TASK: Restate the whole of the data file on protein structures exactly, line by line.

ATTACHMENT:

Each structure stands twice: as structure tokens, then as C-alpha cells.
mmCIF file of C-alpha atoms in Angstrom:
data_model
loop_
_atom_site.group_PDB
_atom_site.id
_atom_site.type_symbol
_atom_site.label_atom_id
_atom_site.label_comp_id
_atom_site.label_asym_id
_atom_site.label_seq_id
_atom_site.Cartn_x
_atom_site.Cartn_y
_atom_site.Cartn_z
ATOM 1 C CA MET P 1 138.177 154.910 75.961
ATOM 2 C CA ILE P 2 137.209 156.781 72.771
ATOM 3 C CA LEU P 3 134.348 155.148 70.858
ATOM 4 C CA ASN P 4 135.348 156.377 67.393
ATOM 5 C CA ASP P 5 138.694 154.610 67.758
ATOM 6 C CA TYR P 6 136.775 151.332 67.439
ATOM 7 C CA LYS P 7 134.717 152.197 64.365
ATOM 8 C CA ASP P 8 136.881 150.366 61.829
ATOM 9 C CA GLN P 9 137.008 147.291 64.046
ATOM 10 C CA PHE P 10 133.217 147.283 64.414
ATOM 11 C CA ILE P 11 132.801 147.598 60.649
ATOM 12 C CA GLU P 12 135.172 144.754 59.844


Each structure stands twice: as structure tokens, then as C-alpha cells.
mmCIF file of C-alpha atoms in Angstrom:
data_model
loop_
_atom_site.group_PDB
_atom_site.id
_atom_site.type_symbol
_atom_site.label_atom_id
_atom_site.label_comp_id
_atom_site.label_asym_id
_atom_site.label_seq_id
_atom_site.Cartn_x
_atom_site.Cartn_y
_atom_site.Cartn_z
ATOM 1 C CA MET P 1 138.177 154.910 75.961
ATOM 2 C CA ILE P 2 137.209 156.781 72.771
ATOM 3 C CA LEU P 3 134.348 155.148 70.858
ATOM 4 C CA ASN P 4 135.348 156.377 67.393
ATOM 5 C CA ASP P 5 138.694 154.610 67.758
ATOM 6 C CA TYR P 6 136.775 151.332 67.439
ATOM 7 C CA LYS P 7 134.717 152.197 64.365
ATOM 8 C CA ASP P 8 136.881 150.366 61.829
ATOM 9 C CA GLN P 9 137.008 147.291 64.046
ATOM 10 C CA PHE P 10 133.217 147.283 64.414
ATOM 11 C CA ILE P 11 132.801 147.598 60.649
ATOM 12 C CA GLU P 12 135.172 144.754 59.844